MONKEY REVIEW: Gonzo: The Life and Work of Dr. Hunter S. Thompson

November 30, 2008

gonzoAlex Gibney’s feature documentary Gonzo: The Life and Work of Dr. Hunter S. Thompson is about two/thirds an excellent look at the legendary and deeply influential American writer’s life. It briefly notes his early years as a young man growing up in Kentucky, then goes into more detail about his early success with his first published book, Hell’s Angels, his nationally publicized run for sheriff of Aspen, his breakthrough success with Fear and Loathing in Las Vegas, and the political writing that culminated in Fear and Loathing: On the Campaign Trail ’72. For all practical purposes, though, its look at Thompson’s work ends with an account of a failed article for Rolling Stone in 1974 about the famed “Rumble in the Jungle” boxing match between George Foreman and Muhammad Ali. After that, according to Jann Wenner (co-founder of Rolling Stone magazine) and Sondi Wright (Hunter’s first wife), two of the impressive range of figures in Thompson’s life interviewed on camera for the documentary, Thompson’s career went into a decline. Wright claims Thompson couldn’t write after that, and the last third of the documentary runs with this, characterizing Thompson as a person overwhelmed and finally defeated by his own fame. The problem with this is that Thompson did in fact continue to write and publish all the way up until his death in 2005 by self-inflicted gunshot wound, and while it might not have been equal to the standard that he set for himself with his earlier works, and while it might not have been the writing some people thought he should be doing, he did continue to build a body of work. Gonzo acknowledges this to some degree, but just barely, cleaving mostly to its “rise and fall” version of Thompson’s life. It also completely leaves out his involvement with the Lisl Auman case in the last five years of his life. Auman was a young woman sentenced to life in prison for the murder of a Denver policeman committed by a companion she barely knew and during a time in which she was already in police custody. He campaigned on her behalf, wrote an article about her case for Vanity Fair magazine, and recruited others to her cause, which ultimately resulted in her sentence being reversed, two weeks after Thompson committed suicide. That Gonzo doesn’t even mention this case is a gross omission, as it illustrates that while Thompson’s writing career might declined, the interest and commitment to social justice that marked his best political writing never did. (For a look at Hunter and the Auman case, see Wayne Ewing’s documentary Free Lisl: Fear And Loathing In Denver.) I can recommend Gonzo on the basis of its first two/thirds, but I would advise potential viewers that as a look at Thompson’s life and work, it’s necessarily incomplete and even perhaps a bit misleading and unfair with regard to his accomplishments in his final years.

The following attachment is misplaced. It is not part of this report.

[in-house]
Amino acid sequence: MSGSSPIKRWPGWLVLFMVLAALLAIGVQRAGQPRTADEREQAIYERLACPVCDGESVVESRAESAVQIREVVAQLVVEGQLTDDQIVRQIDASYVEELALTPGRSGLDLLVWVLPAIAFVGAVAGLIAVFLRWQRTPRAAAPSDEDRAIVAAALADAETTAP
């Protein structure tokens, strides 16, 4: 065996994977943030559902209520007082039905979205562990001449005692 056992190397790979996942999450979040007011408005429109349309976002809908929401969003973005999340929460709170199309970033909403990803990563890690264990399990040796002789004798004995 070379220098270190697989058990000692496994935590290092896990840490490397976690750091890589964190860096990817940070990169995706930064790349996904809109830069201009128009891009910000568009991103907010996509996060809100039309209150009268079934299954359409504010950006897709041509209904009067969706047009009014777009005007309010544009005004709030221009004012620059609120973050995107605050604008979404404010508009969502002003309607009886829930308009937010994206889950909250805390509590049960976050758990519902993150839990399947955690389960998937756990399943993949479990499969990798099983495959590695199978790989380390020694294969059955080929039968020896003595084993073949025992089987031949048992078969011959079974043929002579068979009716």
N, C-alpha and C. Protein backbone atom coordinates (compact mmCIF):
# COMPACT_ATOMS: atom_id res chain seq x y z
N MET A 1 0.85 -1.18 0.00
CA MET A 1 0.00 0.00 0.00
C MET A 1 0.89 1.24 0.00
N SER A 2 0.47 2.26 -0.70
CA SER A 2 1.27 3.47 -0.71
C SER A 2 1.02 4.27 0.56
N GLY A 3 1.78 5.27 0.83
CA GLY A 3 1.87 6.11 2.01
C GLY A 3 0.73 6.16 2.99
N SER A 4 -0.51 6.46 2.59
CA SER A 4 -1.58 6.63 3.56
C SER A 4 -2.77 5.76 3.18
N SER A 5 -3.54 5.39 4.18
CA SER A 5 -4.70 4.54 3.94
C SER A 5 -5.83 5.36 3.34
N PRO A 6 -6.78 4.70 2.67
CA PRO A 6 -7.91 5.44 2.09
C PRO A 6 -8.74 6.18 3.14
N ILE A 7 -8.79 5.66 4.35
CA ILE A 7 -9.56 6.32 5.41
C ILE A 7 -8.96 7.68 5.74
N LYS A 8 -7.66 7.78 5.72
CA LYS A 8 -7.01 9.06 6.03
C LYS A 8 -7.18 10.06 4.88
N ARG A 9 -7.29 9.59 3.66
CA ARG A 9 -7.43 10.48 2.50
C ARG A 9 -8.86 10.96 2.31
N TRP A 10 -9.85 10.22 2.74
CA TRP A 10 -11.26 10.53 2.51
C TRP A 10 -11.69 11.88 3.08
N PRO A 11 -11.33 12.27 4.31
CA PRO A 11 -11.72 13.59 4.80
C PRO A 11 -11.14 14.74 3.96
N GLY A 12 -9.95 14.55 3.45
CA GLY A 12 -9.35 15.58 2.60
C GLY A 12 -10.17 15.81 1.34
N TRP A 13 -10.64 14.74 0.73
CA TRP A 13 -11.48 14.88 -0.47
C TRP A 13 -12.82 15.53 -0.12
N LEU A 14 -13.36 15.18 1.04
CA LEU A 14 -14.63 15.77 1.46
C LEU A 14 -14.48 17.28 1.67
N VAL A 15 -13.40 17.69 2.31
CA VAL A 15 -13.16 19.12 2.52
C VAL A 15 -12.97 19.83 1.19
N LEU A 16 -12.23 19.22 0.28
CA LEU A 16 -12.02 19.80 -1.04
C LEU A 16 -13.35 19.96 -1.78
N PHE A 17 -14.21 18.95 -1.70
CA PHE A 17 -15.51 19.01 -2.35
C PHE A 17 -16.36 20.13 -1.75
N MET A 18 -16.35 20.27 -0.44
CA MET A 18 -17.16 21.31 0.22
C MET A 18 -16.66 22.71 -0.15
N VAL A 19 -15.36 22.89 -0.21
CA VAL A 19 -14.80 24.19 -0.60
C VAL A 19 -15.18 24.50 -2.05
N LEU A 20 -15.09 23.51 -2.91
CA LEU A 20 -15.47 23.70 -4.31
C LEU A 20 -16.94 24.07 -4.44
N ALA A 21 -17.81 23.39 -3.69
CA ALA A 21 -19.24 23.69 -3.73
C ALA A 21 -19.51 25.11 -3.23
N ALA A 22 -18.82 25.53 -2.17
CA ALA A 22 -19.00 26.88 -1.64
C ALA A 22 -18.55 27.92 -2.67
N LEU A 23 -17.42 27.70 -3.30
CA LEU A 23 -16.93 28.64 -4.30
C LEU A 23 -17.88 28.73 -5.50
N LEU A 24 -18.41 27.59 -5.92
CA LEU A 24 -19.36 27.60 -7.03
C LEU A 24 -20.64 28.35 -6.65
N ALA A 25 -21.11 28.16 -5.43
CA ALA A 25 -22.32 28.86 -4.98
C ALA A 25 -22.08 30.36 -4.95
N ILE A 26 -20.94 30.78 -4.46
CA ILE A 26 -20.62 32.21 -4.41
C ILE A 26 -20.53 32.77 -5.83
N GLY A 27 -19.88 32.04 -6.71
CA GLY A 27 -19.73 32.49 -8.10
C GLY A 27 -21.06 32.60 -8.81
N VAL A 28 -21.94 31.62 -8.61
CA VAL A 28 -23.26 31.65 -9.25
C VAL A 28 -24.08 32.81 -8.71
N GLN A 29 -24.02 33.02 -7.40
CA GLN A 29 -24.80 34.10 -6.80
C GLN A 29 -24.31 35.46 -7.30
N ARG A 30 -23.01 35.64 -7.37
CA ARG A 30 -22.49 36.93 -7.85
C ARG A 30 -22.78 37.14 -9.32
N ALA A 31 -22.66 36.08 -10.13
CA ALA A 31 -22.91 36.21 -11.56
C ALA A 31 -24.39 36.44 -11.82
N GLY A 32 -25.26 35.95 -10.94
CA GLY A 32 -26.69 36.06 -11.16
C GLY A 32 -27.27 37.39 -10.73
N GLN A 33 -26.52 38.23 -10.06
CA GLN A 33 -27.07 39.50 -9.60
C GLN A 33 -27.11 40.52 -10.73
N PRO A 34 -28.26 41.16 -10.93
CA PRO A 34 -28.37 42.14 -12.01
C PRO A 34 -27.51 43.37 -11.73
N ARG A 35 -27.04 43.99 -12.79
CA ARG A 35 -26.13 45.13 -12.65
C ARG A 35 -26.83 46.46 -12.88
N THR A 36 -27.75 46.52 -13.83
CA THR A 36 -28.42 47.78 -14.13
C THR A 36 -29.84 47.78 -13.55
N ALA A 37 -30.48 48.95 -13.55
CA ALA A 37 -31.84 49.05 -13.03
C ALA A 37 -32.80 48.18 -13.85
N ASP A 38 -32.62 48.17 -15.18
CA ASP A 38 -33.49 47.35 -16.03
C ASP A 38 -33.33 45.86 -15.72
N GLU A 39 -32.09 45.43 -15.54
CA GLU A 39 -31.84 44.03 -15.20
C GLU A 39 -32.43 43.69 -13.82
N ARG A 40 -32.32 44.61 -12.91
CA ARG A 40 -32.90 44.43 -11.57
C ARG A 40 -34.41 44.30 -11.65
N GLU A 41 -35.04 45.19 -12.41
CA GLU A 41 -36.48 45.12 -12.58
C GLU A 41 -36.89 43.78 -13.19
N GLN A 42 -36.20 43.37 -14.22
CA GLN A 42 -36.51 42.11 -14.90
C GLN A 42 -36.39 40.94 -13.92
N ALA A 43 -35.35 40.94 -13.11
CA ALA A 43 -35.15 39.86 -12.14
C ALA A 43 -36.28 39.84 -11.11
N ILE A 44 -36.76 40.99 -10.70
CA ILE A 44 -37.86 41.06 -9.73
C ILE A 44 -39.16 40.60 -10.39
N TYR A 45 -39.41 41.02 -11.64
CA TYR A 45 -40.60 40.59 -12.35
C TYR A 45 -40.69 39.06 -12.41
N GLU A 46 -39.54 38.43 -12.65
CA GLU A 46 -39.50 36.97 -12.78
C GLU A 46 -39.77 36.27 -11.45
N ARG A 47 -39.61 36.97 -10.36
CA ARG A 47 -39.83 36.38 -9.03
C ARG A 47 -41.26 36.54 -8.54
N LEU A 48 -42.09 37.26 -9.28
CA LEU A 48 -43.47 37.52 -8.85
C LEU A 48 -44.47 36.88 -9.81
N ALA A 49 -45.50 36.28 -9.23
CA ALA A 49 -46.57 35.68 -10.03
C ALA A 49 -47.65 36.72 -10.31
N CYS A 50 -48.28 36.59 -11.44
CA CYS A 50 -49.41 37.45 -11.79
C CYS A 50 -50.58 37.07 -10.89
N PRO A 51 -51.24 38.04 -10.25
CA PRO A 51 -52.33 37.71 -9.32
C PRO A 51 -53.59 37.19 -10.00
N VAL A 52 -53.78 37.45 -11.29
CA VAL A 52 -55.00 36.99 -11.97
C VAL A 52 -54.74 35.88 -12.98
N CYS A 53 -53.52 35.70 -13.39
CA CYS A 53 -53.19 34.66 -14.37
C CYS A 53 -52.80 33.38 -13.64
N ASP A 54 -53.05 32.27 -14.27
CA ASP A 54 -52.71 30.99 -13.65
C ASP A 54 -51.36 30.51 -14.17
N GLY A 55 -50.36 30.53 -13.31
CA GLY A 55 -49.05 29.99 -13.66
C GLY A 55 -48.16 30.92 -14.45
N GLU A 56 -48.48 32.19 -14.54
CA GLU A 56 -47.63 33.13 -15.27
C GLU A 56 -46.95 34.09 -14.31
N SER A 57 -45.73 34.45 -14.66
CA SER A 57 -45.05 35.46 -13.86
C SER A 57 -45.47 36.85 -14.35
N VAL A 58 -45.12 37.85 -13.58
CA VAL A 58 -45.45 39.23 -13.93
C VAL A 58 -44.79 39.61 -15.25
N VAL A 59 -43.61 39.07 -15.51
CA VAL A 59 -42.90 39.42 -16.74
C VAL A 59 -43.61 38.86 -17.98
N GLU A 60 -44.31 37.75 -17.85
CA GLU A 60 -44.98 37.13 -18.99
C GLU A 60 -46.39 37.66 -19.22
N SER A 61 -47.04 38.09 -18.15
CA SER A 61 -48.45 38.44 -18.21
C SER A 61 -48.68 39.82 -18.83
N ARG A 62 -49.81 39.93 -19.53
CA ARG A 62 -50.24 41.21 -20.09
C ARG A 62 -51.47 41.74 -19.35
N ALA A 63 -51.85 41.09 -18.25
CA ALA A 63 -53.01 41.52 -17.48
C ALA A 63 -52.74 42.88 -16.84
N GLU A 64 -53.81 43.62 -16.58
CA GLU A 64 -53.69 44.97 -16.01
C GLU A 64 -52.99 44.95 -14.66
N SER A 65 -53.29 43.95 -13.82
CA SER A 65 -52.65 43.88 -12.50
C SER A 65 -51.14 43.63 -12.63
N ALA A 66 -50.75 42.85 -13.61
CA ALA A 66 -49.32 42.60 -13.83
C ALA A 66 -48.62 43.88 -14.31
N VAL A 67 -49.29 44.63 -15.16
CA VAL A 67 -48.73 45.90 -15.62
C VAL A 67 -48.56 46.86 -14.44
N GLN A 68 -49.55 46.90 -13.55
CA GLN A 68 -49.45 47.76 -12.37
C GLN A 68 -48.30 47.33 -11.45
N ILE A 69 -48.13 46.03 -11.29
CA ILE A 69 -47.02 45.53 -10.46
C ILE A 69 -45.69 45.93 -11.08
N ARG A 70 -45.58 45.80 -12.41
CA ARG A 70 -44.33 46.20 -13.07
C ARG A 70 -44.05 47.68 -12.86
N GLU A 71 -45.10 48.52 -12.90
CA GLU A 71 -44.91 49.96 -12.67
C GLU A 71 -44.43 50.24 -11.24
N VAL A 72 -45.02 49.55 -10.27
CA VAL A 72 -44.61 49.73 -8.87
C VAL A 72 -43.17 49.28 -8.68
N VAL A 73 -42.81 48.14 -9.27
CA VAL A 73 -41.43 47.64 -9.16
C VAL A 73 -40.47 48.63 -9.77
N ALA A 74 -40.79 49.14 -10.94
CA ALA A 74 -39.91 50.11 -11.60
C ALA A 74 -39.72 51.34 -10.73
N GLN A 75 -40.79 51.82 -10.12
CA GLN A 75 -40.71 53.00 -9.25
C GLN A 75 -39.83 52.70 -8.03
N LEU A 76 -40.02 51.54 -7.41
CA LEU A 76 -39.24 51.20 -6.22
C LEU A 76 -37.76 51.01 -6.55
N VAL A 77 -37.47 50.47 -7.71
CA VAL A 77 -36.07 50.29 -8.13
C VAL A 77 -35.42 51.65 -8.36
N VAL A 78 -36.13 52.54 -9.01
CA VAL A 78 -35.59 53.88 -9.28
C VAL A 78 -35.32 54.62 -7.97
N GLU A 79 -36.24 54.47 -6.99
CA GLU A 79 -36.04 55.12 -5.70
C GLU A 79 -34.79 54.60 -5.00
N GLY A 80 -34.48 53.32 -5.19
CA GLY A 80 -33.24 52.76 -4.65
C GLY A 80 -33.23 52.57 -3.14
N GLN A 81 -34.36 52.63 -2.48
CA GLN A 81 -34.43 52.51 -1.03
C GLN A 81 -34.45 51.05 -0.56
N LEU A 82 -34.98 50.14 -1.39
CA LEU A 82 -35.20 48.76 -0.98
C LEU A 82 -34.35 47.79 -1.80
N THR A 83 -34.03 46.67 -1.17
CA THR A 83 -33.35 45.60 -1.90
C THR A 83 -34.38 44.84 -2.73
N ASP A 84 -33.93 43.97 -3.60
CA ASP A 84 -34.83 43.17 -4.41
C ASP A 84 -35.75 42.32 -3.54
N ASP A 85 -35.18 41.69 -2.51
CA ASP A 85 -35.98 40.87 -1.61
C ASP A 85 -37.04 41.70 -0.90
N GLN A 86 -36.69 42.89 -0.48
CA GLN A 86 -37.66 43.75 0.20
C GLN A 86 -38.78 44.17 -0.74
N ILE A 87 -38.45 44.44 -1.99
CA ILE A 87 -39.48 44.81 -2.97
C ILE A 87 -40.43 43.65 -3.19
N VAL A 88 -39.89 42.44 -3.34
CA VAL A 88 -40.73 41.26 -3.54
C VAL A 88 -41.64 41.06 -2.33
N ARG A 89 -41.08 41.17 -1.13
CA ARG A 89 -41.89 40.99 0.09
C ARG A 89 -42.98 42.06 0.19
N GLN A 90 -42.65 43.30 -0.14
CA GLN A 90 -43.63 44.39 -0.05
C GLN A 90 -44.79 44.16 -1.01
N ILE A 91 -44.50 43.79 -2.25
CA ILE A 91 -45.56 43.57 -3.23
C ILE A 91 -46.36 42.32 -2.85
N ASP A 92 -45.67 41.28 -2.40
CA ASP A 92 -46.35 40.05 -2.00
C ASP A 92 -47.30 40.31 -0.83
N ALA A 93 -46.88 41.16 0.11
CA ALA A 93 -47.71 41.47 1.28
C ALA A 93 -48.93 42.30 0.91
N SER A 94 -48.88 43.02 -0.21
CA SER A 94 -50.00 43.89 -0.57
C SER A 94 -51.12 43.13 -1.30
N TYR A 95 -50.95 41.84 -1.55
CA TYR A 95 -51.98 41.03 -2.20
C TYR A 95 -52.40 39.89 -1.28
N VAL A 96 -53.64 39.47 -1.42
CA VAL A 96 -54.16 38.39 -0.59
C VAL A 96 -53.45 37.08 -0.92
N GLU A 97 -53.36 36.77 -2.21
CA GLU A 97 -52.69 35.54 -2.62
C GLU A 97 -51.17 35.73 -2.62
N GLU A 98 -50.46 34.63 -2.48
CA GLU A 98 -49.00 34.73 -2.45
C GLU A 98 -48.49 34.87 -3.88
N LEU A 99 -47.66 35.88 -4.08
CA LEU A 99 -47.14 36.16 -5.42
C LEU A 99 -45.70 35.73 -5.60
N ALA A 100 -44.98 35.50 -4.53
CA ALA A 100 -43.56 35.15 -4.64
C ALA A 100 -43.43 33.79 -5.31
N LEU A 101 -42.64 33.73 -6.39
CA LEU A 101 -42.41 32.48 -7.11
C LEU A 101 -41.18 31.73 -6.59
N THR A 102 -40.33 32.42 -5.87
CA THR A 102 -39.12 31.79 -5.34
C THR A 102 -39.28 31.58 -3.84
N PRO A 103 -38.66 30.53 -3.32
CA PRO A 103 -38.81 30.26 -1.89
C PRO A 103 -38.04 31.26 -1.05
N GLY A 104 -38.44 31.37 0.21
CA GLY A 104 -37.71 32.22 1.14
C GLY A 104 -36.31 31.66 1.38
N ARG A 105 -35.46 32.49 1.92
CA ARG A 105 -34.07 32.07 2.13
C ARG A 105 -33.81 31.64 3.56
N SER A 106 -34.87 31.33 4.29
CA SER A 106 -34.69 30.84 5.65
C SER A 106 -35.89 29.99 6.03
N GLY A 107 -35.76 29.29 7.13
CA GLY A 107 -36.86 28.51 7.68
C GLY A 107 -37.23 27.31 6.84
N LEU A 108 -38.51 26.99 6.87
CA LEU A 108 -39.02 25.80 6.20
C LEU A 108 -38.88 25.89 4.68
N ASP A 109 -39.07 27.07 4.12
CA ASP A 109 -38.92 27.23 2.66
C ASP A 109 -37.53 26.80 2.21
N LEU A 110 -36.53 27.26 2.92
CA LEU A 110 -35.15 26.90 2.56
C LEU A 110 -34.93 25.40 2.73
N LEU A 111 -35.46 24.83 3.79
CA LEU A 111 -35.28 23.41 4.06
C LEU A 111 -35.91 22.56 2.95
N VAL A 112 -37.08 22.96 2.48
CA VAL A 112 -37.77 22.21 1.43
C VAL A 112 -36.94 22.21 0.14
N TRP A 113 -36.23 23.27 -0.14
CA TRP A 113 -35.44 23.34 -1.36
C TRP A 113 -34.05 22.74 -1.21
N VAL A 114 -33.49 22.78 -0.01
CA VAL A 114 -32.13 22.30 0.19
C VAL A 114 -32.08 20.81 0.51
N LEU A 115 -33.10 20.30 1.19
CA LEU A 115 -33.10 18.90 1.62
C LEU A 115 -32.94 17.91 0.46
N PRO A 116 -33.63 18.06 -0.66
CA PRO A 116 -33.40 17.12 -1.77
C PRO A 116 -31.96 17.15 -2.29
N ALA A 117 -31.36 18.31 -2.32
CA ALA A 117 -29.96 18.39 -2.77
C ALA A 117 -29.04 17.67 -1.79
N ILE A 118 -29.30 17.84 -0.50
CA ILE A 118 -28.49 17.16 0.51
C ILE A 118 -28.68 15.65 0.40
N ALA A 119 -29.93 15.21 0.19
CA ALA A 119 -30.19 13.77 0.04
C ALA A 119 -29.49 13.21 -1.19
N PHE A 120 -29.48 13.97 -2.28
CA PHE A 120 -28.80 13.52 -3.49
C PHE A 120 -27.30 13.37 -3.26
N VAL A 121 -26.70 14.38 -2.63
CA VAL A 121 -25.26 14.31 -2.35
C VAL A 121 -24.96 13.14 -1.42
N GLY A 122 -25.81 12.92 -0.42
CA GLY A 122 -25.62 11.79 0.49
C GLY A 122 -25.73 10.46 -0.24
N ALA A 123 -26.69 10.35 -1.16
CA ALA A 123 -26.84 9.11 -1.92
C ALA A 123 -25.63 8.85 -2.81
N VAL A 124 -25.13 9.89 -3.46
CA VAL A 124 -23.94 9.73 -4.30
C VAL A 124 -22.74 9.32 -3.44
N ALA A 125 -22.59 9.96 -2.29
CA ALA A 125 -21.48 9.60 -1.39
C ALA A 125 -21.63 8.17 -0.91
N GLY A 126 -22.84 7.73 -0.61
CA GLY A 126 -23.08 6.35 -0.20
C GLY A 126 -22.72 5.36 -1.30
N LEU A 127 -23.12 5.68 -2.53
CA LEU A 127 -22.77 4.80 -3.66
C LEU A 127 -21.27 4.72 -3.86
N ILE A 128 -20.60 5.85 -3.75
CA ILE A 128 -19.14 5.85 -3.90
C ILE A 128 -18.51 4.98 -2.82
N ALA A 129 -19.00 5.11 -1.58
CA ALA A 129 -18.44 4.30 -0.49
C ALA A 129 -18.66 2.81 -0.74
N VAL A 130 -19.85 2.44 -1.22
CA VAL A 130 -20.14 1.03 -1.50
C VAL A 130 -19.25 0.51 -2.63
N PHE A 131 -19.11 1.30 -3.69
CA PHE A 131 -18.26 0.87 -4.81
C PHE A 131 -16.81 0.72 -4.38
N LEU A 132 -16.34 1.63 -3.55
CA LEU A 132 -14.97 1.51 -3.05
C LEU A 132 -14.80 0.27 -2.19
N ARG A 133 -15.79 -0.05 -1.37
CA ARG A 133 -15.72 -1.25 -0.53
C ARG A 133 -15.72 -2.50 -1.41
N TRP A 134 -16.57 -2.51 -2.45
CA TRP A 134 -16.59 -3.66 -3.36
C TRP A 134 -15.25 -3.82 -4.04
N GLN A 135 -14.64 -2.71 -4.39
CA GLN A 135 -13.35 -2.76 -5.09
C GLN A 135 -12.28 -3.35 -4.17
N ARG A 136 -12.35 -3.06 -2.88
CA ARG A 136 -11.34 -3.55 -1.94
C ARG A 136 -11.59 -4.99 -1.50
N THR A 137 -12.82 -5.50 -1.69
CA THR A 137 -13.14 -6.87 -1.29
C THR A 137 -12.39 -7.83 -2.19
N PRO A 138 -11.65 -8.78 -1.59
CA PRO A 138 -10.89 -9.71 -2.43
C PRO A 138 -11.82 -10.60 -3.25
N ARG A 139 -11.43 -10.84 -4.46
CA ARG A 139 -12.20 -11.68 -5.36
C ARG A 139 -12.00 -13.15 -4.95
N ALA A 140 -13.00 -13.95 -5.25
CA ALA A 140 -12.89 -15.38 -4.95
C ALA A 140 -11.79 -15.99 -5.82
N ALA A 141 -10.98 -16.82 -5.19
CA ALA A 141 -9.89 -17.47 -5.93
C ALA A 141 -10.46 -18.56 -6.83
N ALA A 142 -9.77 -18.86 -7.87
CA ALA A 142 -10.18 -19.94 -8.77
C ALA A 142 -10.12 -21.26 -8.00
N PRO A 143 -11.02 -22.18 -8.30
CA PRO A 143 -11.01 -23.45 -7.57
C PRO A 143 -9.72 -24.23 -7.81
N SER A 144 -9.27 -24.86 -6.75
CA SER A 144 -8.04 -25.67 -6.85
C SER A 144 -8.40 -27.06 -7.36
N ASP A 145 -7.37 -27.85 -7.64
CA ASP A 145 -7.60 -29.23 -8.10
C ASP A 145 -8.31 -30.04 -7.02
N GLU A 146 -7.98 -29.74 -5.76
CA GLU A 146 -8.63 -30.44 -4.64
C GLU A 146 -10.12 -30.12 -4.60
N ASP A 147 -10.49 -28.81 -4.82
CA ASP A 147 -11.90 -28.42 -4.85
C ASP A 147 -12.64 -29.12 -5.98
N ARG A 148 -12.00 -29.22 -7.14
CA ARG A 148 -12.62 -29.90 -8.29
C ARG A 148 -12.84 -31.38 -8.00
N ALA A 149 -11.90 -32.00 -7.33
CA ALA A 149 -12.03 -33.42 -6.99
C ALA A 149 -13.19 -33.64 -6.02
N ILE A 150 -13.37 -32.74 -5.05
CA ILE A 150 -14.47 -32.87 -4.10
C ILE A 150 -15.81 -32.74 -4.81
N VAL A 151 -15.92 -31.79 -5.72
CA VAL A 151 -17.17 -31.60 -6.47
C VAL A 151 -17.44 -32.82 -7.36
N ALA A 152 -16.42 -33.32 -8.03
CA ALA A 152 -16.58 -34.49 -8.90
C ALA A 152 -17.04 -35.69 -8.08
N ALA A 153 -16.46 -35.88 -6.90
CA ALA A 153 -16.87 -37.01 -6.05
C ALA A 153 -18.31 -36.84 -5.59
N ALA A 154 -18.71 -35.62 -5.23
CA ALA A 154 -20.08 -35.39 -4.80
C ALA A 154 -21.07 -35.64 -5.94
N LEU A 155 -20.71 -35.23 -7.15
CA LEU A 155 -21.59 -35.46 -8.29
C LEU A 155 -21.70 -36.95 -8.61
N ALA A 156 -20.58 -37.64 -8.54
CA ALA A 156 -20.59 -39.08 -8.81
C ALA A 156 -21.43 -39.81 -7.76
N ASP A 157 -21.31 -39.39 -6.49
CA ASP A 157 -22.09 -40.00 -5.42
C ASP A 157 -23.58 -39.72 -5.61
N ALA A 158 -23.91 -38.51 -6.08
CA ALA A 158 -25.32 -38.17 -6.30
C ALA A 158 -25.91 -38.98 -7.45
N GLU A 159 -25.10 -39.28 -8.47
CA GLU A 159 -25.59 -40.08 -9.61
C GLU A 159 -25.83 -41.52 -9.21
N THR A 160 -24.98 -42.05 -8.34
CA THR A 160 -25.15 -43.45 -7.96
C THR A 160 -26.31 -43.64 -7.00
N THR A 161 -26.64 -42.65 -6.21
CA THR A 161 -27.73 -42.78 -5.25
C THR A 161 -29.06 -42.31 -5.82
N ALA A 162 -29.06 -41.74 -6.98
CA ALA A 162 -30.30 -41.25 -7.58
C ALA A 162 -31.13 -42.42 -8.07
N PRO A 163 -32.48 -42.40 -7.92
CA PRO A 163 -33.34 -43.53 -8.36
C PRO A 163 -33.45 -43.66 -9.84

(For a brief explanation of the Monkey Review rating system, click here.)


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